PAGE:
Or mobile phone. Pronounced to rhyme with so vile. The traditional U.S. equivalents have been, in order of adoption, cellular phone, cell phone and cell. For a true telephonic Britishism, use on (instead of at) before giving your number, as in “Ring me on 555-1212.” “In other words, the kind of people who would call in — on a mobile phone, perhaps — for Tom Petty tickets.” (New York Times, February 6, 1995)/”Once readers click on their 21st article [from nytimes.com in a month], they will have the option of buying one of three digital news packages — $15 every four weeks for access to the Web site and a mobile phone app…” (New York Times, March 17, 2011) Google Ngram.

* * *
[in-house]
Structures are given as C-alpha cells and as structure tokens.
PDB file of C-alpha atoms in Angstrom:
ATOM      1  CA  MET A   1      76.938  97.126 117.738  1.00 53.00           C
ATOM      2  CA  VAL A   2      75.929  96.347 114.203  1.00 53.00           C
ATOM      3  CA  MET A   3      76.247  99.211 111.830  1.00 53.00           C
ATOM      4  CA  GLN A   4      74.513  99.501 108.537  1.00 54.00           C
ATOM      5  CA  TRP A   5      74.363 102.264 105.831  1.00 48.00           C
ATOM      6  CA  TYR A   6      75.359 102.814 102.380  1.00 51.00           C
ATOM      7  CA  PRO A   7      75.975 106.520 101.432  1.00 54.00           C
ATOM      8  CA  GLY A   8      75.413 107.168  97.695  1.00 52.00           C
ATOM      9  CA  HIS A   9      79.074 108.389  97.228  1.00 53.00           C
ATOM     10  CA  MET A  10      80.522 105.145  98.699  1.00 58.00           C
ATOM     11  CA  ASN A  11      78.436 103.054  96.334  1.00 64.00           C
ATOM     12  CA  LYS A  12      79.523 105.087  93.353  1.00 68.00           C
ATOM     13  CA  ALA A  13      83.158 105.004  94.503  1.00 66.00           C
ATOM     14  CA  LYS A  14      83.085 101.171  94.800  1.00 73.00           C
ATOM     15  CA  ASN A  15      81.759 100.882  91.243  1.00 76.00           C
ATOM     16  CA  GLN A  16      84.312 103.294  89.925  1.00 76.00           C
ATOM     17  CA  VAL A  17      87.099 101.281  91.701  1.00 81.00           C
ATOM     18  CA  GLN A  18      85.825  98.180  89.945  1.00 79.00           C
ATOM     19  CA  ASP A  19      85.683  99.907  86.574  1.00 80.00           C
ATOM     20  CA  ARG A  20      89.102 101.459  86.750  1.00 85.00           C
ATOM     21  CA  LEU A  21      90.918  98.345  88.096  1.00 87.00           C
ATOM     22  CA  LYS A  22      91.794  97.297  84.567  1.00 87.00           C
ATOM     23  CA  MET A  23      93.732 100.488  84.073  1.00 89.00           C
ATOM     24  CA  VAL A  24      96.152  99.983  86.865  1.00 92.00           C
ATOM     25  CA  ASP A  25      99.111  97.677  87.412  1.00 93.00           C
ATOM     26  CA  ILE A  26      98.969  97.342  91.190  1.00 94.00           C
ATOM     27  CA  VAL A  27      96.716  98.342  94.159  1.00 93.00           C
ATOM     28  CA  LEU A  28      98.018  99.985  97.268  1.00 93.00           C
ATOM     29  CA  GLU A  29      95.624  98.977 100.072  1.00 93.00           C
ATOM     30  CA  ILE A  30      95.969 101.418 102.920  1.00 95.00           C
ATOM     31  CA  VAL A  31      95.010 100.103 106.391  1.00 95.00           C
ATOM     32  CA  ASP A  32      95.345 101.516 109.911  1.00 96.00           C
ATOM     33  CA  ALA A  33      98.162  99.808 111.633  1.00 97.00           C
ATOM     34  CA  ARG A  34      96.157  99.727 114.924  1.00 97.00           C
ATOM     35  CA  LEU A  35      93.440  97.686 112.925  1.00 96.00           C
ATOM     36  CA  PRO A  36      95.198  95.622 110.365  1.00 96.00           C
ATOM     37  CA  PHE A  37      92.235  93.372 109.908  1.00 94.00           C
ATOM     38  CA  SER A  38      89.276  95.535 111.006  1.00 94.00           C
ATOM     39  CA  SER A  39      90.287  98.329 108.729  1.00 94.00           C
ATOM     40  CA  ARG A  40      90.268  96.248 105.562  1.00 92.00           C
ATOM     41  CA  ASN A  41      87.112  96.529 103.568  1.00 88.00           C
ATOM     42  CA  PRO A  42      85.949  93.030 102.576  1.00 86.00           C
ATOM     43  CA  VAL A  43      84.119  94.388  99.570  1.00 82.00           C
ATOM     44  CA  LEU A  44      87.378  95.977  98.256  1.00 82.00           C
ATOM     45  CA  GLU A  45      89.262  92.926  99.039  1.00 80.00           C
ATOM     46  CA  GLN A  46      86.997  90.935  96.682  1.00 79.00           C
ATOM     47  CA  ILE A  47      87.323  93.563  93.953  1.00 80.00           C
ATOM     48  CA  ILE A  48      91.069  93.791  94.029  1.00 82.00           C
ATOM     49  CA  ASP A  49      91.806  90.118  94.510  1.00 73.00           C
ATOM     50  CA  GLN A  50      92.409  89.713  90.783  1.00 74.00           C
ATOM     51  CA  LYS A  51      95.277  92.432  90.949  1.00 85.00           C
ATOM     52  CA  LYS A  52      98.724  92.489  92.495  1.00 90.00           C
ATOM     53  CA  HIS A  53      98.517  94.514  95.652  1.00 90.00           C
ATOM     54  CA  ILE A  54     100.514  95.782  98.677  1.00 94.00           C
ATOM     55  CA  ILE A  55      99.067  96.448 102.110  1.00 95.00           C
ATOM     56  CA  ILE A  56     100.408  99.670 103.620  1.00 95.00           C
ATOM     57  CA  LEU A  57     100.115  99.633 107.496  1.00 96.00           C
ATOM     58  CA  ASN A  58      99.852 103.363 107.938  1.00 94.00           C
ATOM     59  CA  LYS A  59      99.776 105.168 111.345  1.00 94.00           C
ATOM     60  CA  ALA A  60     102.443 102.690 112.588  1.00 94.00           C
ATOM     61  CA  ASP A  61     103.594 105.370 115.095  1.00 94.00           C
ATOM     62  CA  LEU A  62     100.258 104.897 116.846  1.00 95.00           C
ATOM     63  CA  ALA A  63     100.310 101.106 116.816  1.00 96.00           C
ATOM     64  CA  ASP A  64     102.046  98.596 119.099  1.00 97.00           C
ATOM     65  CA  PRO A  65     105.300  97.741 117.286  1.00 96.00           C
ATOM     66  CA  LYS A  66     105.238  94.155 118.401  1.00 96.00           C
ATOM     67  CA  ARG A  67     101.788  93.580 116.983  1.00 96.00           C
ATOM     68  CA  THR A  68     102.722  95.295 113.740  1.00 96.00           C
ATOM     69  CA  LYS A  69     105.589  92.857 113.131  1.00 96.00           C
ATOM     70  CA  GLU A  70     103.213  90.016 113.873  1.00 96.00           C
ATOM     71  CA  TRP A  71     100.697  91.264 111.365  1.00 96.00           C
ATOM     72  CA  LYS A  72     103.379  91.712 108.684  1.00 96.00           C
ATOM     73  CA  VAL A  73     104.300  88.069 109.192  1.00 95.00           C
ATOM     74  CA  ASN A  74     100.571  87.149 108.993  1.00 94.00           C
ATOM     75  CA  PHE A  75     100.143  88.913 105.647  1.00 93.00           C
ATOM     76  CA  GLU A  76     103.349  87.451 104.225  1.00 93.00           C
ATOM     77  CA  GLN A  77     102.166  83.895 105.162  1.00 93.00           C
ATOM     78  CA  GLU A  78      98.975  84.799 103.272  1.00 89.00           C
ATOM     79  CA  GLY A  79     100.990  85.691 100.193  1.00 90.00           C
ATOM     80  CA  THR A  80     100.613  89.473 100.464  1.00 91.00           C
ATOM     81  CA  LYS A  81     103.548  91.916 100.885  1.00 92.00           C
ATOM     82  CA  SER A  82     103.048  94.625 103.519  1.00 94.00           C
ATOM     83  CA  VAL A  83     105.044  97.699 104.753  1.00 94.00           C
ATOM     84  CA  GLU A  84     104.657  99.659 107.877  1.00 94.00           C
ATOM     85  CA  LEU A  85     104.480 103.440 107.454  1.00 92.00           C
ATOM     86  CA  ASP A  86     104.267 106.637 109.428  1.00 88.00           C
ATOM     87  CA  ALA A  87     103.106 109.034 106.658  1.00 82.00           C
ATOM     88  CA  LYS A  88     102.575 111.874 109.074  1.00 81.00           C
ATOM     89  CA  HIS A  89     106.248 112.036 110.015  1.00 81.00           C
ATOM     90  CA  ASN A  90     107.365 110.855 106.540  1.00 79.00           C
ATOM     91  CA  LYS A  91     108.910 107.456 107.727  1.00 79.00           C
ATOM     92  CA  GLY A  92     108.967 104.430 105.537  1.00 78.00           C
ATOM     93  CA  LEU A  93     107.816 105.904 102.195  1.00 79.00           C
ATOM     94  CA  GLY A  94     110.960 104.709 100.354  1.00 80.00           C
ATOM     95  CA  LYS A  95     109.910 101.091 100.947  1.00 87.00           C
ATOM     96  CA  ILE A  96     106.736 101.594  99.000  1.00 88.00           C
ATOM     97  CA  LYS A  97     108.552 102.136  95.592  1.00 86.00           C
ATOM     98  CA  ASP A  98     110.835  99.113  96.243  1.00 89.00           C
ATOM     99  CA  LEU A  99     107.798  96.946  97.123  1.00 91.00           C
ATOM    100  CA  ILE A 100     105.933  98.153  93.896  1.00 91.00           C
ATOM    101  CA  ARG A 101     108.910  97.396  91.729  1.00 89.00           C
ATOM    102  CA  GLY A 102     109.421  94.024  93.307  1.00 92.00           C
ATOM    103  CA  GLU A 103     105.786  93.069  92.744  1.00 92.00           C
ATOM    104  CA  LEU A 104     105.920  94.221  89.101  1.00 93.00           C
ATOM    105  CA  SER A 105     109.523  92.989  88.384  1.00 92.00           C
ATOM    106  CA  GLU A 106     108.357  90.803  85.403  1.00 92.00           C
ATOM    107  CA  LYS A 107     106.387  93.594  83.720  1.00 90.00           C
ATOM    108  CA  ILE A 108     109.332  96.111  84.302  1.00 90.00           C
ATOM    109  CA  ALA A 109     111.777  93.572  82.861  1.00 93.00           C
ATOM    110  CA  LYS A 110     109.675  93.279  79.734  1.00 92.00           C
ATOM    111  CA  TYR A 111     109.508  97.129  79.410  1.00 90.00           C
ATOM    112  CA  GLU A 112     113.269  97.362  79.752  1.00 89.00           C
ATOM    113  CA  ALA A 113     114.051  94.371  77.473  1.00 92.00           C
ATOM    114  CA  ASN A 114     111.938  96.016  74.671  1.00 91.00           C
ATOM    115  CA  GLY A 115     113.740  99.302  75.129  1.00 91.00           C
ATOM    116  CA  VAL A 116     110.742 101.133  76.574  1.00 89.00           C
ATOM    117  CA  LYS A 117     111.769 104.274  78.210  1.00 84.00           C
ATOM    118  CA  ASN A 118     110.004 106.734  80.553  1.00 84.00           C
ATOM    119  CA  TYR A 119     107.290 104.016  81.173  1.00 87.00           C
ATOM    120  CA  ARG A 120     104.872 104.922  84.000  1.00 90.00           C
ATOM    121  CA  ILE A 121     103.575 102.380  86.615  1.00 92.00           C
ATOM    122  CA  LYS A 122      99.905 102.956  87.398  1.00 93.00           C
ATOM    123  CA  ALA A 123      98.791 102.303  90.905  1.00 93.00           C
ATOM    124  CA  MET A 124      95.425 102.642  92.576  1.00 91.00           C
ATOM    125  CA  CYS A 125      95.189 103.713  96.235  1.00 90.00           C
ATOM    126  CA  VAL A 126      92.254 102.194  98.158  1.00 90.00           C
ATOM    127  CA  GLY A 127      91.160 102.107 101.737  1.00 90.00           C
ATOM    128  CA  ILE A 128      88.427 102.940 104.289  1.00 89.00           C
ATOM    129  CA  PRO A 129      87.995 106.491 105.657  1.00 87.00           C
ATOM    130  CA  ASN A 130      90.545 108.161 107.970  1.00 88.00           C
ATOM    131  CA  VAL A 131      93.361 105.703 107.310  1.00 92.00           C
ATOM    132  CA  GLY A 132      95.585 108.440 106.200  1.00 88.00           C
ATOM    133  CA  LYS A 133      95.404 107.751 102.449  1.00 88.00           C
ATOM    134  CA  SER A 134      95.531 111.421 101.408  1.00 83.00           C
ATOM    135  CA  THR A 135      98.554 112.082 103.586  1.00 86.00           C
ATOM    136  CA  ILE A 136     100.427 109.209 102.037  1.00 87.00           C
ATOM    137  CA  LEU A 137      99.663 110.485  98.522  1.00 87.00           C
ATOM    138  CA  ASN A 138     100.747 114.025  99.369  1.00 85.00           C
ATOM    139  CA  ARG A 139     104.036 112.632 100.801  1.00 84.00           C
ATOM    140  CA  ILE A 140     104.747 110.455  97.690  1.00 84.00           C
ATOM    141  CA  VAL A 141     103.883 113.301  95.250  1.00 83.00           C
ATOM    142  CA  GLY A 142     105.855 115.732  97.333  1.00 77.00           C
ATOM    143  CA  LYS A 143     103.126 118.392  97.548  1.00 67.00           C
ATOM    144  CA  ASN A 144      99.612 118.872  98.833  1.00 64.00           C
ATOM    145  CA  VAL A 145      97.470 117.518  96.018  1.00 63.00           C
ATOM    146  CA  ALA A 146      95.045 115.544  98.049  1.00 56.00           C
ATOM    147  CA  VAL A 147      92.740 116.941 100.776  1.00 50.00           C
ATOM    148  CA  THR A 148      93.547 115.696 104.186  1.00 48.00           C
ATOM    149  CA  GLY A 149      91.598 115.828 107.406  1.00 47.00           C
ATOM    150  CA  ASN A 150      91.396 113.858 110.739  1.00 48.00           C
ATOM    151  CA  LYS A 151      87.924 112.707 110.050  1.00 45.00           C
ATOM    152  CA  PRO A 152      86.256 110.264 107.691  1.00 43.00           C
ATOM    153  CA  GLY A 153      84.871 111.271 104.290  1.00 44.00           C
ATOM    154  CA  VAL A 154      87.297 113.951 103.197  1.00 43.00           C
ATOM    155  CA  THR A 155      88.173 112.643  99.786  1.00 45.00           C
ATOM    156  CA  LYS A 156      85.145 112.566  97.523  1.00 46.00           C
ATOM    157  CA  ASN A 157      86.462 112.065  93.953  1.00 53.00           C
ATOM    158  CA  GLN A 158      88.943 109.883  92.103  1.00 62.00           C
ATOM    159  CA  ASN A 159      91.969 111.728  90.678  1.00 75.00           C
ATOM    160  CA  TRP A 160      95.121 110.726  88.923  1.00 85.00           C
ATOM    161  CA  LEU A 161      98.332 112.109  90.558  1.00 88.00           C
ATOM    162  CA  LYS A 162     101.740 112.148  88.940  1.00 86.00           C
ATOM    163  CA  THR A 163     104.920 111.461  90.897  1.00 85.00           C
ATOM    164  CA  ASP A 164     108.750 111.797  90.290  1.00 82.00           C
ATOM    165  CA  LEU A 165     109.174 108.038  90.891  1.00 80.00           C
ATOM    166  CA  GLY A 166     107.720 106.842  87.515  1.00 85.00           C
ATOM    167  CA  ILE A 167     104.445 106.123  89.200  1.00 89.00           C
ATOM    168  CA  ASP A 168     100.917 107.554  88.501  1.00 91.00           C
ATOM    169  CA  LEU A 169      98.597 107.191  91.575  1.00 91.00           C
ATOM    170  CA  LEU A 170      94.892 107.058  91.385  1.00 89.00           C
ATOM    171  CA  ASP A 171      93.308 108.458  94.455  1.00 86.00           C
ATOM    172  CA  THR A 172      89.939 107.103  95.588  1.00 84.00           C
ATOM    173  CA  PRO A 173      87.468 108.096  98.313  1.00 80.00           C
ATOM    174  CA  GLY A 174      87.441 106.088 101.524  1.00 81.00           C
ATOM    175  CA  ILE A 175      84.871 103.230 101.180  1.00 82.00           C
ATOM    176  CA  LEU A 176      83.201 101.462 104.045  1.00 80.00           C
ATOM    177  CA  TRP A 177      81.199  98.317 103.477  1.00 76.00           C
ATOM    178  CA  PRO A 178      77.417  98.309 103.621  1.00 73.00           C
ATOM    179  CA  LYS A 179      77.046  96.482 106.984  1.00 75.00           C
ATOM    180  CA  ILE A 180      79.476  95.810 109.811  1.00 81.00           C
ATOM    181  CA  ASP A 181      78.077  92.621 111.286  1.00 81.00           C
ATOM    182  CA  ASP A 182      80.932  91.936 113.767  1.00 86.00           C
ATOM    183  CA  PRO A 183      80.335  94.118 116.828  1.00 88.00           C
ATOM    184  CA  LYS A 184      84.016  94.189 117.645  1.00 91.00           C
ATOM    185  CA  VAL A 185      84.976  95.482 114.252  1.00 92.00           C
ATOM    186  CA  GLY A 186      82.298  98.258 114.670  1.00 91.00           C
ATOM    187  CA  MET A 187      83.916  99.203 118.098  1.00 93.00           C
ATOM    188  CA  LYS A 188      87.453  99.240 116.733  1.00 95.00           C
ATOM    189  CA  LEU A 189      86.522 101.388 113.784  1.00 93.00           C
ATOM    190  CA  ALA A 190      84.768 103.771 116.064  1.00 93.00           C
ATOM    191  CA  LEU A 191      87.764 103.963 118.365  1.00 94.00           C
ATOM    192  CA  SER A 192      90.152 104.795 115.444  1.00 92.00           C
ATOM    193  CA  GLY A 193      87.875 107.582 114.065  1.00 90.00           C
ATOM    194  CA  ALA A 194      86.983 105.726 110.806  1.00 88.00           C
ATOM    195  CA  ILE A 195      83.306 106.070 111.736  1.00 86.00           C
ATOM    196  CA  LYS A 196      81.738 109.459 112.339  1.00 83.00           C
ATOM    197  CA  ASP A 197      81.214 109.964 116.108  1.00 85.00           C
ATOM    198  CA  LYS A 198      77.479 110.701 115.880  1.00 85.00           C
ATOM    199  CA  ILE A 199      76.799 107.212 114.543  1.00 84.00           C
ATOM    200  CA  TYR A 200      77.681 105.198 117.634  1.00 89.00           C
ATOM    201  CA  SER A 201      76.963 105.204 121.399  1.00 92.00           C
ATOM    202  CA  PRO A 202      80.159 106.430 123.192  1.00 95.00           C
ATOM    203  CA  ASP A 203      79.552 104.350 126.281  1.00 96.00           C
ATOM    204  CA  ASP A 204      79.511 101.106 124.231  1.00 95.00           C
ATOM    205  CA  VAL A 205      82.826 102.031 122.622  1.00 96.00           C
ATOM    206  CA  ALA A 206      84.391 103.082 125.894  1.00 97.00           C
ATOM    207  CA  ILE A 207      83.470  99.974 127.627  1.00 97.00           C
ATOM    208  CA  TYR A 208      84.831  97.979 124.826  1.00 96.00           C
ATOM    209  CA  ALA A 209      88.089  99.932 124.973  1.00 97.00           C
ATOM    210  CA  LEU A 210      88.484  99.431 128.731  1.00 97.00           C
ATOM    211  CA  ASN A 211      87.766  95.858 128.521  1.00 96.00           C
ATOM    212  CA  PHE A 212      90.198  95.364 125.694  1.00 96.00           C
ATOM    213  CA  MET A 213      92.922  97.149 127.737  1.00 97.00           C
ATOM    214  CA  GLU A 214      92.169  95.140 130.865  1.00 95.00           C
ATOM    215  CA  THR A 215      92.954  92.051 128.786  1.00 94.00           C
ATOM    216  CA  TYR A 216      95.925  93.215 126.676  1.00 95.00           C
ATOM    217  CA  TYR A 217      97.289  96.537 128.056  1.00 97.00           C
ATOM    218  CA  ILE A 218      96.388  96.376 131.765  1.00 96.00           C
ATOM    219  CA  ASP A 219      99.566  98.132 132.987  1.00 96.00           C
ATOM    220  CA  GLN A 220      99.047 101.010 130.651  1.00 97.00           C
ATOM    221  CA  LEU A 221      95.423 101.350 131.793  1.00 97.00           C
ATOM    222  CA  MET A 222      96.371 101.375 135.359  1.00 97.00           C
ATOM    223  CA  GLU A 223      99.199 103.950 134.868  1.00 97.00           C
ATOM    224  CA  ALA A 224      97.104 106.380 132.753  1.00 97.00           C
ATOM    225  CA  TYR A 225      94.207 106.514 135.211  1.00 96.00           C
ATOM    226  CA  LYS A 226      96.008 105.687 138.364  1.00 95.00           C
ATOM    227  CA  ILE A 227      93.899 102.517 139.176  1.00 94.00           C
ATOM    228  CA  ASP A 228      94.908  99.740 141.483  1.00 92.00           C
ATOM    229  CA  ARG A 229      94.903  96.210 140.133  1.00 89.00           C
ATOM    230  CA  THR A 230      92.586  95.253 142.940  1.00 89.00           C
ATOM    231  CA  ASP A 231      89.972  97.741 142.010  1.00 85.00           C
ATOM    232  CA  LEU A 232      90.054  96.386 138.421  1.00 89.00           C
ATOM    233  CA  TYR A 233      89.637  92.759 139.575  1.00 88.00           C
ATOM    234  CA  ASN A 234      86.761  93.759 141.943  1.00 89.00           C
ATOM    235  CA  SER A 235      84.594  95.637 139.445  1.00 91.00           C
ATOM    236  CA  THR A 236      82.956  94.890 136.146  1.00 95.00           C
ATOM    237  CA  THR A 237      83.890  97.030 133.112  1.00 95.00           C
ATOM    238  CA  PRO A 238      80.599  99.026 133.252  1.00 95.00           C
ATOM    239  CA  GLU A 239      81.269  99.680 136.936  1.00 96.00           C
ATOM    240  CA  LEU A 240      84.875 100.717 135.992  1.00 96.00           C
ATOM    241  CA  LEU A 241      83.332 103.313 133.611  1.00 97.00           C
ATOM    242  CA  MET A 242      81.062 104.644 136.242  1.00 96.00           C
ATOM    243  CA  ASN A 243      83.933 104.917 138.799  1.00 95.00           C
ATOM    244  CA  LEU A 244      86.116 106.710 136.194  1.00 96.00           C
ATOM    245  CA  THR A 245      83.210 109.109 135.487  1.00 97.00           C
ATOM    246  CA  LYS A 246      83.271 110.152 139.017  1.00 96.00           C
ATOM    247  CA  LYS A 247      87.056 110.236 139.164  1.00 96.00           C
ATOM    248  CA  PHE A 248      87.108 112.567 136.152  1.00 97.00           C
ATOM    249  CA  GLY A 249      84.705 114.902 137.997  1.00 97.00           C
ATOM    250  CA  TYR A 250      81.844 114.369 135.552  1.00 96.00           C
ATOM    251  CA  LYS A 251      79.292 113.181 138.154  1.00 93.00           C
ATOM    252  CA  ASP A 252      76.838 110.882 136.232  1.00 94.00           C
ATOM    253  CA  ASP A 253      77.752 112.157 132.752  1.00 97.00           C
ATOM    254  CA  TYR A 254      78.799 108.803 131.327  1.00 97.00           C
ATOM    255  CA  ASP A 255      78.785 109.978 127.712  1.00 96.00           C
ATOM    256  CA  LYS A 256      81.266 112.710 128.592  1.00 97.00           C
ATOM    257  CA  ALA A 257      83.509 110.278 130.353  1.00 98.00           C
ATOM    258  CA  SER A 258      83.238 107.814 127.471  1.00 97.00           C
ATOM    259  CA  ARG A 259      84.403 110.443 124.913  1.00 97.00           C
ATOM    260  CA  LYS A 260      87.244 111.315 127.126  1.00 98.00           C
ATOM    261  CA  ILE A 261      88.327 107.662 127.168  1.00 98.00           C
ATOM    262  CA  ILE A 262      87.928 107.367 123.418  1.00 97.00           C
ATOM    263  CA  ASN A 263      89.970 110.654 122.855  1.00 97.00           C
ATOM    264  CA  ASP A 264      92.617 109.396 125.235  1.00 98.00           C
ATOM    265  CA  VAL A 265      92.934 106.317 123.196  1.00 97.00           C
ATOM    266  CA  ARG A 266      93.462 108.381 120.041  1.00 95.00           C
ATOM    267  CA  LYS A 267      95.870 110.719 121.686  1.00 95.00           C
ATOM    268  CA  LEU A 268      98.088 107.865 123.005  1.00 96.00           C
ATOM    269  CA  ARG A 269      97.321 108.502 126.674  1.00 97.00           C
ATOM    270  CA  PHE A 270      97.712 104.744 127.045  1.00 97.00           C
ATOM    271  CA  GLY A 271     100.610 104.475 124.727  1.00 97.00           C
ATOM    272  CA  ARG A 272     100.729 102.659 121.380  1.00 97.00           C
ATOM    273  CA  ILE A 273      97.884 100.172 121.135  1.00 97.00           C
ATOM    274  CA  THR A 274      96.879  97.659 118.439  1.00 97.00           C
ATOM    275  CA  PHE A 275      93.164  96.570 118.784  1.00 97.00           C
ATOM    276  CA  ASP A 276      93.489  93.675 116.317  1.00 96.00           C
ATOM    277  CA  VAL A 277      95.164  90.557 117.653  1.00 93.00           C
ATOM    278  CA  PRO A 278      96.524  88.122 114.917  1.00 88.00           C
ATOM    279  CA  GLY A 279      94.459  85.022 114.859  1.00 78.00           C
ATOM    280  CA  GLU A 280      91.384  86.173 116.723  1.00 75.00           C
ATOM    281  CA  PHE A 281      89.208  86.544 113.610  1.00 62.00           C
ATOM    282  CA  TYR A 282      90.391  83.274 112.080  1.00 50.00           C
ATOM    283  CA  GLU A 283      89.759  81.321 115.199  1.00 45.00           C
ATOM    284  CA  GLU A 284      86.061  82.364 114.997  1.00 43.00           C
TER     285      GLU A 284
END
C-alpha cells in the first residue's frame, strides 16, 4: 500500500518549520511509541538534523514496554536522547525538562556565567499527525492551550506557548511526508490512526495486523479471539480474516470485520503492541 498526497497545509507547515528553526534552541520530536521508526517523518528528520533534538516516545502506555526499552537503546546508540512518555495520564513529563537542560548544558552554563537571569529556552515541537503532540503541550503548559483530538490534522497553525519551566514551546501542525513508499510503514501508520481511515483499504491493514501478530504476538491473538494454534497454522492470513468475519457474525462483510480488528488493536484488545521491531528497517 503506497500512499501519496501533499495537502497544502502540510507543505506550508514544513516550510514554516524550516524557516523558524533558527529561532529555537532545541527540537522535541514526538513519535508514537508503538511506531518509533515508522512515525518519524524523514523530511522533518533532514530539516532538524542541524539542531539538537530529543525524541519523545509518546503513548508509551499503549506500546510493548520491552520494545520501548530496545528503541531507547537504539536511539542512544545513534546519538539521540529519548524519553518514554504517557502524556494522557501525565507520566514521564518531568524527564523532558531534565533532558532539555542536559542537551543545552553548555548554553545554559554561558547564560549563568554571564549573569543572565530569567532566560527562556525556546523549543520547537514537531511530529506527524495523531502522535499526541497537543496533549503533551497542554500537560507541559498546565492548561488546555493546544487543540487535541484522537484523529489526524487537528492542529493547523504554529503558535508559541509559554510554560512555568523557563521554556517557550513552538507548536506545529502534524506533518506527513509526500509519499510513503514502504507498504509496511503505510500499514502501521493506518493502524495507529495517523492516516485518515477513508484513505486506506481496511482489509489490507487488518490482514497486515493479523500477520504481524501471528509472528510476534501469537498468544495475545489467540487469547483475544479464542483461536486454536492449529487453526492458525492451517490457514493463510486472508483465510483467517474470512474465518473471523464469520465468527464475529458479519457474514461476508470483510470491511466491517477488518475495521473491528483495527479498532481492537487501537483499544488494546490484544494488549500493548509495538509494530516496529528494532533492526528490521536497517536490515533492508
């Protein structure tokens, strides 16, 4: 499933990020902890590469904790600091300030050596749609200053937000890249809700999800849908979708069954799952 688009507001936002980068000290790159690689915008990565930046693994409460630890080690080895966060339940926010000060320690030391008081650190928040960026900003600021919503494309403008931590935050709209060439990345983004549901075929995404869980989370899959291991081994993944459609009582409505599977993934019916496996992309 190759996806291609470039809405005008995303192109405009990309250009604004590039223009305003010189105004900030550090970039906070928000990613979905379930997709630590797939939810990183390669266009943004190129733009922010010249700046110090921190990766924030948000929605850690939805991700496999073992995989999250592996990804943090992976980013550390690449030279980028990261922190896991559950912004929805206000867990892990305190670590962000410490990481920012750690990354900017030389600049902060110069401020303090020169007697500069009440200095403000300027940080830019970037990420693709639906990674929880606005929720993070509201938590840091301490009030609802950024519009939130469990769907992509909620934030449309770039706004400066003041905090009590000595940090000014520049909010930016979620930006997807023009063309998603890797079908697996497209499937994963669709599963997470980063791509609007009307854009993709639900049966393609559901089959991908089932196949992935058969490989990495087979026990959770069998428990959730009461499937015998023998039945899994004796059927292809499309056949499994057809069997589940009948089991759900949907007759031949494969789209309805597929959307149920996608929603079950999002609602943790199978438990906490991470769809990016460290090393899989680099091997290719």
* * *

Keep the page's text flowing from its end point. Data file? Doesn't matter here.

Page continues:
3 thoughts on ““Mobile”

  1. I’d have to say that the difference between mobile (UK) and mobile (US) is on the stress and the pronunciation of the second syllable. Mobile (US) rhymes with noble and has been used for a while. I personally say mobile instead of cell in most cases because I first encountered mobile phones while working for GTE Mobilnet in the 90s.

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